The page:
Worker’s Compensation Denial: RICO Claim Recognized

The Sixth Circuit Court of Appeals has allowed a lawsuit based on the Racketeer Influenced and Corrupt Organizations Act (RICO) based on an alleged fraudulent wrongful deprivation of an employee’s entitlement to benefits under Michigan’s Worker’s Disability Compensation Act.  Brown v. Cassens Transport Co., 6thCir., No. 10-2334, 4/6/12)
Six current or former employees of the trucking company, Cassens Transport Co., alleged that the defendants (the employer and a doctor) colluded to deny them workers’ compensation benefits by making fraudulent communications amongst themselves and to the plaintiffs by mail and wire in violation of RICO. Triple damages are available under RICO.
The district court held that the plaintiffs did not allege an injury to property, as required by RICO; noting that the Michiganstatue provided W.C. as the employees’ exclusive remedy for on the job injuries.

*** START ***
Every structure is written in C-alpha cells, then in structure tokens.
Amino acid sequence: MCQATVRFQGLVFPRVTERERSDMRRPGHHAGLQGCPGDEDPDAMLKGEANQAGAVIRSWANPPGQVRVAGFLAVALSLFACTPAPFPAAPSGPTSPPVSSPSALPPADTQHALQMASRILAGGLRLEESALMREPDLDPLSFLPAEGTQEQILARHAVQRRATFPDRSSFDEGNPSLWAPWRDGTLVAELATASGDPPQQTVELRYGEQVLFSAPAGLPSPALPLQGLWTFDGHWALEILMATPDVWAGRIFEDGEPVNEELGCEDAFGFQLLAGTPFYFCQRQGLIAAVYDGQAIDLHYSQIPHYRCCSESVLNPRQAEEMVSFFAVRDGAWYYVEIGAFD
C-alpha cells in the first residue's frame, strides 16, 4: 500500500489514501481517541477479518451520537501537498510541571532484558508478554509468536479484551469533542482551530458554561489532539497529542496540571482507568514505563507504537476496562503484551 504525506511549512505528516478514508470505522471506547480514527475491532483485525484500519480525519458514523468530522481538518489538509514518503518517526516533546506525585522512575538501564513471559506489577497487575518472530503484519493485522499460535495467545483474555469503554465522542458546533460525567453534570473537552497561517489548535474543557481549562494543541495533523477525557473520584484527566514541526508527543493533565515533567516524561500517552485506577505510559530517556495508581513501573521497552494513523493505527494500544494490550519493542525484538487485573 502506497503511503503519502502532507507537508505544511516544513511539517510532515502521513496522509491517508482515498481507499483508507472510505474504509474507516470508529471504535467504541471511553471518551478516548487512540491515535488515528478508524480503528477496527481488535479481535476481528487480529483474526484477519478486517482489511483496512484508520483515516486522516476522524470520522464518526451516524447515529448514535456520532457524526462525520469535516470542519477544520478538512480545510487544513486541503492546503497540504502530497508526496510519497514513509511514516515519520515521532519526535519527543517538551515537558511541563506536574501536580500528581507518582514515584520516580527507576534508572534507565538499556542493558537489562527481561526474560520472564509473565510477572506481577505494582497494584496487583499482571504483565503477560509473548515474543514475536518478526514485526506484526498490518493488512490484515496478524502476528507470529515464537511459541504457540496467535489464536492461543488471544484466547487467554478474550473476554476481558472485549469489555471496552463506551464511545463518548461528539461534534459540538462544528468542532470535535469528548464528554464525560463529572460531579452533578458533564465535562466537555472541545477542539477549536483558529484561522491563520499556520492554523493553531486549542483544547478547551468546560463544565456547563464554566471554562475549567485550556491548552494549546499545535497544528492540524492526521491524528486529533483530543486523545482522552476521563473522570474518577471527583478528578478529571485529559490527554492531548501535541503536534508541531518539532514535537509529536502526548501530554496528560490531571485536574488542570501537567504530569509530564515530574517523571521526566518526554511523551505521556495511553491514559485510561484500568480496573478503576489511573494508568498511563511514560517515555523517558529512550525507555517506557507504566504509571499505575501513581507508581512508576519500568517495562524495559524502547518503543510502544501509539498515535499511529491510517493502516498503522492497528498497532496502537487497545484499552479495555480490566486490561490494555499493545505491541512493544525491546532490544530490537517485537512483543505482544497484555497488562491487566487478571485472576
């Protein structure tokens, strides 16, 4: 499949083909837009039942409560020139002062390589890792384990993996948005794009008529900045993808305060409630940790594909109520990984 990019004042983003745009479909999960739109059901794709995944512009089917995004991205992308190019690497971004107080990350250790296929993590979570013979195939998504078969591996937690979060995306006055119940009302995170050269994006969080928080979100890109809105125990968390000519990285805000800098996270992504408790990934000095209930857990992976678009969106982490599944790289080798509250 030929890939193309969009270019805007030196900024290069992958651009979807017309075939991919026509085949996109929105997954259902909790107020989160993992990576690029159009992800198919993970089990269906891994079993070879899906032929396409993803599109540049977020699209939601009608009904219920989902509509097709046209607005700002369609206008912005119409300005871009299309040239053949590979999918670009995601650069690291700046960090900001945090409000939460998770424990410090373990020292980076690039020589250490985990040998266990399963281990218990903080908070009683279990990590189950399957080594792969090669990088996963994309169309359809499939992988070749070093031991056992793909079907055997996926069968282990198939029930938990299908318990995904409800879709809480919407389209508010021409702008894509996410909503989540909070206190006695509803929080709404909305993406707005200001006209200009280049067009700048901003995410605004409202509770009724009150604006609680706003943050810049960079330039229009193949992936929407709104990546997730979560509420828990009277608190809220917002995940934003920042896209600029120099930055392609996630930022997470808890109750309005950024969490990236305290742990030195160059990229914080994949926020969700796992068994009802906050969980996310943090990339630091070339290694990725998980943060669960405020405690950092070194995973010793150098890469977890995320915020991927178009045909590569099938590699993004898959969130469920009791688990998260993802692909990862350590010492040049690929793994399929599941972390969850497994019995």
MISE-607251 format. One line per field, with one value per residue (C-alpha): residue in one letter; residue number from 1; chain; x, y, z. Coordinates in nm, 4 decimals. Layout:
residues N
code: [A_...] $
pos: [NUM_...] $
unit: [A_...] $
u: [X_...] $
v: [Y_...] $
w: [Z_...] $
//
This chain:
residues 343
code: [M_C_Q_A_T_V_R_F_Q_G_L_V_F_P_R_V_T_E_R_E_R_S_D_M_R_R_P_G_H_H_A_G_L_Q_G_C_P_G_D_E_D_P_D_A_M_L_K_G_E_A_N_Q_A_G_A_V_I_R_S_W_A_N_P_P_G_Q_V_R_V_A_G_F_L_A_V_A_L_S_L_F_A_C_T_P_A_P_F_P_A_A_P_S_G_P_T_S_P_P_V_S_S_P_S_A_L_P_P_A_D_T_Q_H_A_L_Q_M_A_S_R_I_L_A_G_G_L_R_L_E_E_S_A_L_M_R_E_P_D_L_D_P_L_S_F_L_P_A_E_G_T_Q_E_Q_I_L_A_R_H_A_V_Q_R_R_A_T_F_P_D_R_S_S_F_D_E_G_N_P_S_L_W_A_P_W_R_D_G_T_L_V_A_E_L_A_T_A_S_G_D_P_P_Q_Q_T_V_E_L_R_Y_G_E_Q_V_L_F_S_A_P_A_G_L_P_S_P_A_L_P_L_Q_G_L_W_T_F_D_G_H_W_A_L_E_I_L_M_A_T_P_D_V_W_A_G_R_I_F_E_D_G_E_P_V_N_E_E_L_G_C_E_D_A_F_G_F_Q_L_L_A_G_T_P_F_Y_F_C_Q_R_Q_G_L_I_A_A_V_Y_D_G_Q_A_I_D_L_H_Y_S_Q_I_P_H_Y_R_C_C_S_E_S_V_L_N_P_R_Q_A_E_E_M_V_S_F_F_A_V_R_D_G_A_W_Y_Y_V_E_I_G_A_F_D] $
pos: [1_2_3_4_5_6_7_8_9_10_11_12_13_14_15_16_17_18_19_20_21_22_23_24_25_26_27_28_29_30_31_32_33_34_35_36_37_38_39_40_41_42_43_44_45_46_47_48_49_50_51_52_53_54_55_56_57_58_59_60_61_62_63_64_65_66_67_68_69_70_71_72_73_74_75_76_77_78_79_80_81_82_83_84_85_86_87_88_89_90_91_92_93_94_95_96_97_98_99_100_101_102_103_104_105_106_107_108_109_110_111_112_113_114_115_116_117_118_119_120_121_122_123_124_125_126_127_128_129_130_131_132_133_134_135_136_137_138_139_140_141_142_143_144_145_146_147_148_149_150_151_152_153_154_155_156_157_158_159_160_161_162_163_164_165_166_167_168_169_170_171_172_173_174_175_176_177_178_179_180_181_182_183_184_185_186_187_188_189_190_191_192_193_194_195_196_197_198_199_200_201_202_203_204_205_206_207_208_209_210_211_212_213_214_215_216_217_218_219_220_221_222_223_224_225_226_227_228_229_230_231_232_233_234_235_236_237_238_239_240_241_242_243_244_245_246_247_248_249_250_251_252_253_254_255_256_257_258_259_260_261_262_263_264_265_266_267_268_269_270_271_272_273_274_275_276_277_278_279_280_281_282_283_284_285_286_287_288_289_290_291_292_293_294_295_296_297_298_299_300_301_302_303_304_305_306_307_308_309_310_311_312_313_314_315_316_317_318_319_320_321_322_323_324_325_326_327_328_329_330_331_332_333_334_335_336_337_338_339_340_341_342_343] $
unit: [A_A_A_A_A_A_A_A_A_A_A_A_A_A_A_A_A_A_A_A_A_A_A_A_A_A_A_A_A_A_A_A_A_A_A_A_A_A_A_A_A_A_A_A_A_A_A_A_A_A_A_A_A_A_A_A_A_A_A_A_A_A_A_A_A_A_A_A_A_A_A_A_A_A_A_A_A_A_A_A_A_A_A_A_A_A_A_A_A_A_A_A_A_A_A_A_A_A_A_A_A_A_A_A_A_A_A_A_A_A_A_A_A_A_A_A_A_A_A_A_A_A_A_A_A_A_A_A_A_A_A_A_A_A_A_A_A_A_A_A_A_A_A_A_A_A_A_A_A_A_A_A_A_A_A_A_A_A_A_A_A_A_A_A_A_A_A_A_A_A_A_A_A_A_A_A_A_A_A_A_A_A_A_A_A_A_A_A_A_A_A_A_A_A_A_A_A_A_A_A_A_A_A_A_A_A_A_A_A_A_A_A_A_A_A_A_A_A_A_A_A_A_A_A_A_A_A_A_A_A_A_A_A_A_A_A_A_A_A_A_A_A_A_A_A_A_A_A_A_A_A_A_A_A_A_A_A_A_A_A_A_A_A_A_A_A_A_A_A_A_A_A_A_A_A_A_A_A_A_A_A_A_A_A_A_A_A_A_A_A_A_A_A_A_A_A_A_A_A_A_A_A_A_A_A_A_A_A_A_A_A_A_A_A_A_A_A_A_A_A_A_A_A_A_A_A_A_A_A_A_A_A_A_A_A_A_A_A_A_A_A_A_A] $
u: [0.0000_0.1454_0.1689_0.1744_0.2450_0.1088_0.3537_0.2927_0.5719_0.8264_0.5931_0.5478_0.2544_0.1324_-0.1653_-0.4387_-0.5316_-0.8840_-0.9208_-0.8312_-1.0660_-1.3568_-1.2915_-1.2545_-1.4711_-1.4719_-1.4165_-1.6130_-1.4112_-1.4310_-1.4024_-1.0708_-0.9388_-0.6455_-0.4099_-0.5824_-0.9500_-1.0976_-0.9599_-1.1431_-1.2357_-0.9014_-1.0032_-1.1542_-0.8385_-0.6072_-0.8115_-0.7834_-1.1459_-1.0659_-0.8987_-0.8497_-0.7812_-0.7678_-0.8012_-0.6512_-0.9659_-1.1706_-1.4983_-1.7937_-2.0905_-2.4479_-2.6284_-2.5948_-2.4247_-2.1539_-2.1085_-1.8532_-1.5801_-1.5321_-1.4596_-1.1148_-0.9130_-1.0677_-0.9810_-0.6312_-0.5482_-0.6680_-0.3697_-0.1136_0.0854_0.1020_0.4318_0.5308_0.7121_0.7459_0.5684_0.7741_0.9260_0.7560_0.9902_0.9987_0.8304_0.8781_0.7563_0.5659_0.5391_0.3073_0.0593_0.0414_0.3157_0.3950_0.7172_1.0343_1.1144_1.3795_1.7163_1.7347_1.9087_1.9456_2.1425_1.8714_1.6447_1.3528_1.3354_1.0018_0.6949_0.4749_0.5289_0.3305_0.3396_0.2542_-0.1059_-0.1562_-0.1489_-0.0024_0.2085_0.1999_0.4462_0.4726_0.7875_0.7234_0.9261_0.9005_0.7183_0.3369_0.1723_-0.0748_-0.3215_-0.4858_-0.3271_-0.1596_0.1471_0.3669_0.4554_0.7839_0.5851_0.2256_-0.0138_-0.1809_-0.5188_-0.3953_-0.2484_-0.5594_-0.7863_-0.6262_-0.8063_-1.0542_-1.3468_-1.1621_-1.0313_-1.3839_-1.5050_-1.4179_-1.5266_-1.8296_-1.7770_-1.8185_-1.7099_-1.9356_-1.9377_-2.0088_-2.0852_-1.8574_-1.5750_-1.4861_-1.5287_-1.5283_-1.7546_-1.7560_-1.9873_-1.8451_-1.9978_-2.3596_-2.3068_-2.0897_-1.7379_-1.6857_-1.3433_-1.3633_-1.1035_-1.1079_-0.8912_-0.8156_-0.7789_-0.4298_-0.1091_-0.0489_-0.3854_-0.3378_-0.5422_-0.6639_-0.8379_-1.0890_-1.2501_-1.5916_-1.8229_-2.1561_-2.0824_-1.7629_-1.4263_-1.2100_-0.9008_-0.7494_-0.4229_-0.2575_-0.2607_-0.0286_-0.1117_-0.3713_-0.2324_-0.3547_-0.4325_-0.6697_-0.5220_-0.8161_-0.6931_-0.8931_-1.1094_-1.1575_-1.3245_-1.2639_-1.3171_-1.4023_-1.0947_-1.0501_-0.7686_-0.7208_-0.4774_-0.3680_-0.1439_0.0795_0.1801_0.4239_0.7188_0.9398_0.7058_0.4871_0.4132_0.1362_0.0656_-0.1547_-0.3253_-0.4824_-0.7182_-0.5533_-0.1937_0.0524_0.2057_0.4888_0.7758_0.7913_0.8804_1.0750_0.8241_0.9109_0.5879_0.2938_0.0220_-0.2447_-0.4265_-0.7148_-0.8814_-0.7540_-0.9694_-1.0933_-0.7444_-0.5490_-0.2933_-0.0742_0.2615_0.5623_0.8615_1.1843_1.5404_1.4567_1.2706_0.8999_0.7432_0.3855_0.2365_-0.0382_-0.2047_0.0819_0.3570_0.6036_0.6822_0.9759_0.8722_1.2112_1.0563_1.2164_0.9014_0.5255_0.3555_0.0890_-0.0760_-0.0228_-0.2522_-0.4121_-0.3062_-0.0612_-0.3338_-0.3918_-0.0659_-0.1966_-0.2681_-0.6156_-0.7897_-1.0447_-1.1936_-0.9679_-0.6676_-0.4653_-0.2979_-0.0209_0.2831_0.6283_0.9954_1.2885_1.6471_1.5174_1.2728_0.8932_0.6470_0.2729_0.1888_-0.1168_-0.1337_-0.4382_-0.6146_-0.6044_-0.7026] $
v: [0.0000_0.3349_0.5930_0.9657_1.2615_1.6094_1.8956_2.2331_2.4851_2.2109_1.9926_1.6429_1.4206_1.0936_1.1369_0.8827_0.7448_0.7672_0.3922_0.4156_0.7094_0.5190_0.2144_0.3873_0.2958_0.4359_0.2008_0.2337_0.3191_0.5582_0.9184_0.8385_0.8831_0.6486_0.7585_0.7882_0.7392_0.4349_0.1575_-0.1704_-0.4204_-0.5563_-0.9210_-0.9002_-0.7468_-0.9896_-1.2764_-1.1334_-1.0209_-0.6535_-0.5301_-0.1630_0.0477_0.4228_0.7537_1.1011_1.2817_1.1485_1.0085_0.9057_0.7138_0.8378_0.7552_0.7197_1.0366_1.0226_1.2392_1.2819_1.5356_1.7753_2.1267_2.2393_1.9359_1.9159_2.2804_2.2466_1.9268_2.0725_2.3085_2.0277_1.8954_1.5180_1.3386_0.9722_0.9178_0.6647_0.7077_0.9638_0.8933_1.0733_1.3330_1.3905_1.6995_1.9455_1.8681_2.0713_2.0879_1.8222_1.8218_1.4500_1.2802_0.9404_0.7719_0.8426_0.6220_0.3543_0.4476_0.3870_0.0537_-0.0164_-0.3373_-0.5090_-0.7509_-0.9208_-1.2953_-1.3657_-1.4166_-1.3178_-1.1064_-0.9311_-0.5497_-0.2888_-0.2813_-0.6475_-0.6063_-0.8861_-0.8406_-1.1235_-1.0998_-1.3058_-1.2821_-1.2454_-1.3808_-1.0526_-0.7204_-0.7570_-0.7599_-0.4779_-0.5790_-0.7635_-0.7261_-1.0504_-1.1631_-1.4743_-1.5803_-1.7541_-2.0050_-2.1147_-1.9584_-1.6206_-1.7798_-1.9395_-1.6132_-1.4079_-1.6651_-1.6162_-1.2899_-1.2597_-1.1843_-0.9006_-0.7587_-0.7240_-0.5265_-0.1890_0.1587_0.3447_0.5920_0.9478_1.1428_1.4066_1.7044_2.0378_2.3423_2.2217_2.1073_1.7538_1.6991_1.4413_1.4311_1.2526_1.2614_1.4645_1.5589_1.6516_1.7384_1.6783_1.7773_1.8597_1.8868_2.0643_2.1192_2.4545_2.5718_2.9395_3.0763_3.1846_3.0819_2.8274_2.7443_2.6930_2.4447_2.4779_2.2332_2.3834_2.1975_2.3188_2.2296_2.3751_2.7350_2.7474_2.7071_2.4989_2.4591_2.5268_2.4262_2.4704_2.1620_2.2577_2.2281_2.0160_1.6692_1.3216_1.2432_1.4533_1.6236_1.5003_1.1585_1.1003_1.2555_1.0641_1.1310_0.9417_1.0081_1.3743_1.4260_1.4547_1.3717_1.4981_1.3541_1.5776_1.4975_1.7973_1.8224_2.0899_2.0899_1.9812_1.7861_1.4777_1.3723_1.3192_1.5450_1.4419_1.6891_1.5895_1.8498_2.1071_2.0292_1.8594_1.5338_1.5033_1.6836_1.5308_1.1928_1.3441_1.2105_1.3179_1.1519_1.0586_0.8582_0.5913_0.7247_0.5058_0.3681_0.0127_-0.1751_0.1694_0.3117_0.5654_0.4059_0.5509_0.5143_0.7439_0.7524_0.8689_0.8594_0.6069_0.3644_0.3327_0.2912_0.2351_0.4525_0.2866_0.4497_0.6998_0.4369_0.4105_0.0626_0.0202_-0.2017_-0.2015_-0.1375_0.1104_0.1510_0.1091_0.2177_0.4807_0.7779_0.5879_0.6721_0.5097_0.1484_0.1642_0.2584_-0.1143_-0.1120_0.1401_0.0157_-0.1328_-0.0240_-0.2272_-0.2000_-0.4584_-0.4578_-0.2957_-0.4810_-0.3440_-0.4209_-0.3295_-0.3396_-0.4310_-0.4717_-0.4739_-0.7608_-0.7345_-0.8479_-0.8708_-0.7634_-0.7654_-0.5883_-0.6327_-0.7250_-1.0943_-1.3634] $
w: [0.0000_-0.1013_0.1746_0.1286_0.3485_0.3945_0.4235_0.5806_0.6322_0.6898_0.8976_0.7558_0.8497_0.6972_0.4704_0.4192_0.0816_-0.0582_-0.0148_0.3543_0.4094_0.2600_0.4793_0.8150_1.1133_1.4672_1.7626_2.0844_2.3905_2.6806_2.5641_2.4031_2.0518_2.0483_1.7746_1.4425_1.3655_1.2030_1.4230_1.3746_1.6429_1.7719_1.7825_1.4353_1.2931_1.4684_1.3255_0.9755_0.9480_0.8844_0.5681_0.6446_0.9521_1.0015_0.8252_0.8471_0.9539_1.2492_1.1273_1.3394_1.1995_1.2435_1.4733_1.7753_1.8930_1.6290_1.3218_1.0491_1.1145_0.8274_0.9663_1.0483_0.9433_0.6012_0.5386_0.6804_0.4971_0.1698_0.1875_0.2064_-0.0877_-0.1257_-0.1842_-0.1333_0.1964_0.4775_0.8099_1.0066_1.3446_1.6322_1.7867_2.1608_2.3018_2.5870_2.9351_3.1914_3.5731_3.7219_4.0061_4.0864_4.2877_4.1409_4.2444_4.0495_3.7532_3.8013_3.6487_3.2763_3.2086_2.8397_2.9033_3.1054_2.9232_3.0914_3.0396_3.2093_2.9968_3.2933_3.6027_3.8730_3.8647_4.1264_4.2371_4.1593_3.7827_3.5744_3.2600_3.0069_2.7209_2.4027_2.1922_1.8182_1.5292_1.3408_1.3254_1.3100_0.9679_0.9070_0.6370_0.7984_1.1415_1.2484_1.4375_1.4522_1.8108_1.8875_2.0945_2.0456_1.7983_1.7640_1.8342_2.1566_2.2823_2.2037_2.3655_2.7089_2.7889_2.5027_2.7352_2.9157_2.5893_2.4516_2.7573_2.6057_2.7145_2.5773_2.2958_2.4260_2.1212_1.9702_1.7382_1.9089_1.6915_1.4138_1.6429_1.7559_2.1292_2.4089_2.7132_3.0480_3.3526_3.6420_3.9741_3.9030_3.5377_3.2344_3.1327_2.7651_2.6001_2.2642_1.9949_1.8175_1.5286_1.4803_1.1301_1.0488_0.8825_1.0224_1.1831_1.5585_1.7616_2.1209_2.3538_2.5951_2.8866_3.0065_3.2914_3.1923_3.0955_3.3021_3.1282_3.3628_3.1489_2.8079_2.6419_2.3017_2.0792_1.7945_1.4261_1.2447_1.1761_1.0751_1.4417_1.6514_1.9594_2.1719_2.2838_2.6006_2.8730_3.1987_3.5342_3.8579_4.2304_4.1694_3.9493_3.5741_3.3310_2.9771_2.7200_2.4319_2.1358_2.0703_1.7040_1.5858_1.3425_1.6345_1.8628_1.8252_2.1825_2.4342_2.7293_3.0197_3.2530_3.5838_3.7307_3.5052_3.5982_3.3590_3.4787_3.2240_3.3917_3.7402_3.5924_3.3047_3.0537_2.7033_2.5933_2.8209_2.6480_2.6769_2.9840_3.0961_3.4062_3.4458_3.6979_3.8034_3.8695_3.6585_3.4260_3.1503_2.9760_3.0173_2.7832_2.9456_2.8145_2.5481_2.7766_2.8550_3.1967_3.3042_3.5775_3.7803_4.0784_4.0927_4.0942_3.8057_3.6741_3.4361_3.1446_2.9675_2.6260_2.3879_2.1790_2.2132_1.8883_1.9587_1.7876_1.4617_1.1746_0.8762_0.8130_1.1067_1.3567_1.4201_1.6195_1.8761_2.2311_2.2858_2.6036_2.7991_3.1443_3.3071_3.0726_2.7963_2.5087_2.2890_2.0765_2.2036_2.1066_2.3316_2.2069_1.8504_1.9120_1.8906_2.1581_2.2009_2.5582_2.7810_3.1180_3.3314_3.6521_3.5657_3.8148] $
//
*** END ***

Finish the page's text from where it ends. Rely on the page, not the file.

The appellate court reversed, finding that federal law recognizes that the recipient of a statutory entitlement has a property interest in the continued receipt of those benefits, such that an “injury to such statutory entitlements is an injury to property within the meaning of RICO.”
Although this case is limited to an interpretation of Michigan’s workers’ compensation laws, the rationale could be extended by other cases to other state worker’s compensation schemes.

If this precedent is expanded to other Circuits, it should serve as a wake-up call for employers, workers’ compensation adjustors and, indeed, medical professionals who perform workers’ compensation medical evaluations in all states. These parties in the W.C. process should review their communications and confidences with an eye toward the potential need to prove, in defense of a RICO conspiracy accusation, that their communications and recommendations are independent and at an arm’s length.

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